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Dfariswheel, do you know if that bullet similar to the bullets used in ordinary Wolf 7.62x39? Or, do the Wolf bullets use lead as an inner core? Thanks for sharing your knowledge regarding these bi-metal bullets. They've always been somewhat of a mystery to me.
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Old October 31, 2013, 10:32 AM   #15
Cy4ka
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Not much anything is "armor piercing" despite what sellers want you to believe.

Some 7n22, yea
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Old October 31, 2013, 03:53 PM   #16
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+1

Yeah, despite the claims of shop owners and shop commandos, a steel core slug does not necessarily an AP slug make. D'wheel has pretty much nailed it.

Combloc used MILD steel core for their ball, likely cause it was more obtainable and cheaper than lead. When your providing ammo for a zillion AK's, I guess the costs run up.
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Old October 31, 2013, 09:19 PM   #17
5.56RifleGuy
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[QUOTE]OK, let me re word that, not all stell core is armour piercing but all amrour piercing is steel core[QUOTE]

Tungsten is pretty popular nowadays. Some ap ammo uses coventional components with advanced purpose build bullet design. I recall seeing ap handgun ammo that looked like an upside down top with a needle stuck into it.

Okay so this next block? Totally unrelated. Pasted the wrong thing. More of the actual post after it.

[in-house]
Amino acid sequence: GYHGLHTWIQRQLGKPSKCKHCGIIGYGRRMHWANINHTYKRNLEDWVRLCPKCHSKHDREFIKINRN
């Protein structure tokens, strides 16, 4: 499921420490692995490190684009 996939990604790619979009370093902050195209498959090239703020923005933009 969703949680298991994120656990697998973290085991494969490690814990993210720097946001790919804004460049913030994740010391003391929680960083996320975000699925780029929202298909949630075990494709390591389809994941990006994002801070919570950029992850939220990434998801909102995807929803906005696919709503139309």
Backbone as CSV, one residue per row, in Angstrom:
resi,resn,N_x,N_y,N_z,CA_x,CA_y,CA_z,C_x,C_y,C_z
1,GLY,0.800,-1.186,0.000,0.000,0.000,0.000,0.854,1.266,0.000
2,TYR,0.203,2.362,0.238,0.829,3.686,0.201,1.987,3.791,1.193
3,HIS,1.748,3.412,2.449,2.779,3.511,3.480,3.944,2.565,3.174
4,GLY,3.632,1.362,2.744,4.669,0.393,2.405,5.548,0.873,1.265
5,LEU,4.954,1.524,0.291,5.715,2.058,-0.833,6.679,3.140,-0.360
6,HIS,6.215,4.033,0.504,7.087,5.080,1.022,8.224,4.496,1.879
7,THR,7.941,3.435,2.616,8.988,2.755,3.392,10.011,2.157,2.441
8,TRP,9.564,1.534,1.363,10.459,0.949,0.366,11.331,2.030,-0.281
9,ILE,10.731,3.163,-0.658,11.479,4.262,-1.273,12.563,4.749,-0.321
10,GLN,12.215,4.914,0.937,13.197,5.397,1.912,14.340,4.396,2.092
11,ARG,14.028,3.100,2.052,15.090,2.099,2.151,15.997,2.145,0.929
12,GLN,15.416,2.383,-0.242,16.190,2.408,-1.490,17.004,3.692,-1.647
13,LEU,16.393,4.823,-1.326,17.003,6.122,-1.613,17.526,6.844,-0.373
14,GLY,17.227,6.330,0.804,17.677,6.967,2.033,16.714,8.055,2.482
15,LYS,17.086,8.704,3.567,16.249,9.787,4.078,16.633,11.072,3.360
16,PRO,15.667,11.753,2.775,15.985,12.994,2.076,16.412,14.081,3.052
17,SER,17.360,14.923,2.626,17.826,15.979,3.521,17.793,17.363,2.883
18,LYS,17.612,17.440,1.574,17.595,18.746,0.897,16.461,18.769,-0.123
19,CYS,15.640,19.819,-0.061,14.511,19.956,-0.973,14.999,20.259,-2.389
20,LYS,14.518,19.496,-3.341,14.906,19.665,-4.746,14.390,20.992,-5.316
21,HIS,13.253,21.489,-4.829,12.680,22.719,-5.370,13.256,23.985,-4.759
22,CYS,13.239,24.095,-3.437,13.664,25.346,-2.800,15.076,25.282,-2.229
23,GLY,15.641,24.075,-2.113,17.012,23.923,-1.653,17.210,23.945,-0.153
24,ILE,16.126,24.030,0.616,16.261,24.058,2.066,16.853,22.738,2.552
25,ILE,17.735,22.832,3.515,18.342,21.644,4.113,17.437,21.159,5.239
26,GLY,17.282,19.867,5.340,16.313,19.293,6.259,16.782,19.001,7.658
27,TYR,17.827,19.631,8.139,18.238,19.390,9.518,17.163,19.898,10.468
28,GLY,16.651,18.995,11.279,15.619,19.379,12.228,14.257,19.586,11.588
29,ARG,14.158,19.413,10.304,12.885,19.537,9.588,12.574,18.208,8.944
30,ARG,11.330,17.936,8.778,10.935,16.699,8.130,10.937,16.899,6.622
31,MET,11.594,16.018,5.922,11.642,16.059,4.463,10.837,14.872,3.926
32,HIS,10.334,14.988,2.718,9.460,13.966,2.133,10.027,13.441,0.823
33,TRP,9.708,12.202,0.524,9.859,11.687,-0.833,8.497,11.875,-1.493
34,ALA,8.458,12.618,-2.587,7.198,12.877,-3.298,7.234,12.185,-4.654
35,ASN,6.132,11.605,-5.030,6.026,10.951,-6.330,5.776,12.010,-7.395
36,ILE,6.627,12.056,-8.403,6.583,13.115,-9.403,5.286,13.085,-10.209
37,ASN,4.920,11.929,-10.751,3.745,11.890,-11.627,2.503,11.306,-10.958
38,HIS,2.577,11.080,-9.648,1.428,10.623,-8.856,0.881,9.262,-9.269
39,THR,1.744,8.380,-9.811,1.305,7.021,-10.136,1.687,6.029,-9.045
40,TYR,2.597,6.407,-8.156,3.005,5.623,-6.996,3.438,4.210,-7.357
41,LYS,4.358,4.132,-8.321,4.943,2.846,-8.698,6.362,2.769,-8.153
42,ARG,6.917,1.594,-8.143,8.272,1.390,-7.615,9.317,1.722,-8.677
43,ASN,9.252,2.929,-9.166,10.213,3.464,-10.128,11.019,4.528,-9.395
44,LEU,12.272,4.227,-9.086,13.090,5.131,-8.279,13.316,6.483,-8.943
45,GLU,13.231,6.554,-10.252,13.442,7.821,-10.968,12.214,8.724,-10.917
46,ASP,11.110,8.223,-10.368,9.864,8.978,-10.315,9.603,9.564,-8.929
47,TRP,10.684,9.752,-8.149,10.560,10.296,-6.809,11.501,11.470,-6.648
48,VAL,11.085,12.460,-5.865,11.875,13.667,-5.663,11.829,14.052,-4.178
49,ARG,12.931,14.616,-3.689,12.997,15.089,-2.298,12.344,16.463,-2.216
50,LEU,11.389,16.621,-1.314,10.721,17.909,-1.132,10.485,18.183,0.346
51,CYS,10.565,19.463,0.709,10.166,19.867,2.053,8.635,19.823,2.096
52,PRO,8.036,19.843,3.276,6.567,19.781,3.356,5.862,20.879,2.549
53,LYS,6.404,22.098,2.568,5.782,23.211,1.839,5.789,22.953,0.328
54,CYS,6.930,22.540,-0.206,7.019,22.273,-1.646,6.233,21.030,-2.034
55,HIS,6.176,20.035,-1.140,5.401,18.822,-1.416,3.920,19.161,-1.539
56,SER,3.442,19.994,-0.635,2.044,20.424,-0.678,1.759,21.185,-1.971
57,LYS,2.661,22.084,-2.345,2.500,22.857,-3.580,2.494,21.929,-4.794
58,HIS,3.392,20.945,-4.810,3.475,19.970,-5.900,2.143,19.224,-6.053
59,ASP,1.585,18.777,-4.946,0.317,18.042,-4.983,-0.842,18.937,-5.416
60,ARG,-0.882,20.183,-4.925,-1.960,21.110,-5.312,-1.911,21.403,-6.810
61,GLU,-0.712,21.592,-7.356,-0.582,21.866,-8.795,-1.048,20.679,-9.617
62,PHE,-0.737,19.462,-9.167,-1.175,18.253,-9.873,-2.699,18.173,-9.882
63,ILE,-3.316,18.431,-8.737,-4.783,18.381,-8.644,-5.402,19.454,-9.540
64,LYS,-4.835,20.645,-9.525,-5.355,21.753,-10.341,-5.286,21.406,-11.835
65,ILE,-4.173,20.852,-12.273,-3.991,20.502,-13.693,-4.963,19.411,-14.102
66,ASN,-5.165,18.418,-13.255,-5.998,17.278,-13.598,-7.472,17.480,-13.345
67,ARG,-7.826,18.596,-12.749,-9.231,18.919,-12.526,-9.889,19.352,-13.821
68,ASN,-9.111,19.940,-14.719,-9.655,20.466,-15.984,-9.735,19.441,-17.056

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Old November 1, 2013, 04:35 PM   #18
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Quote:
Tungsten is pretty popular nowadays
I have a bunch of 30-06 from ww2 that is amor piercing stuff. It will go thru several engine blocks at one time. Has a blacktip.
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Old November 1, 2013, 04:59 PM   #19
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Pretty much any centerfire rifle bullet will pierce Level IIIa body armor.

http://www.theboxotruth.com/docs/bot16.htm

Even with plates, large caliber, high velocity rounds will penetrate.



And hard cast lead of sufficient mass seems to be a fairly good penetrator-

http://www.theboxotruth.com/docs/bot4_3.htm
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Old November 2, 2013, 06:33 PM   #20
Dfariswheel
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do you know if that bullet similar to the bullets used in ordinary Wolf 7.62x39? Or, do the Wolf bullets use lead as an inner core

As far as I know all Wolf commercial ammo has lead cores.

Also as far as I know only the 5.45x39 7N6-PS bullet is designed that way.
A lot of 7.62x39 military ammo has steel cores, both standard and armor piercing, but not designed like the 5.45.
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Old November 10, 2013, 02:29 PM   #21
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Bi Metal?

That means two metals, right? Aren't ALL jacketed bullets bi-metal?

Pretty sloppy term if what you are referring to is steel jackets or steel cores.

Pretty much any rifle round legal to hunt deer with in the US will punch through a pistol rated vest without really noticing it is there.

A lot of them will do a serious job of trying to get through a rifle rated vest. Some will make it, too.

Lots of nations have used tungsten for AP bullet cores. It works better than steel for that. But steel is much cheaper, and can work acceptably well against light armor & vests.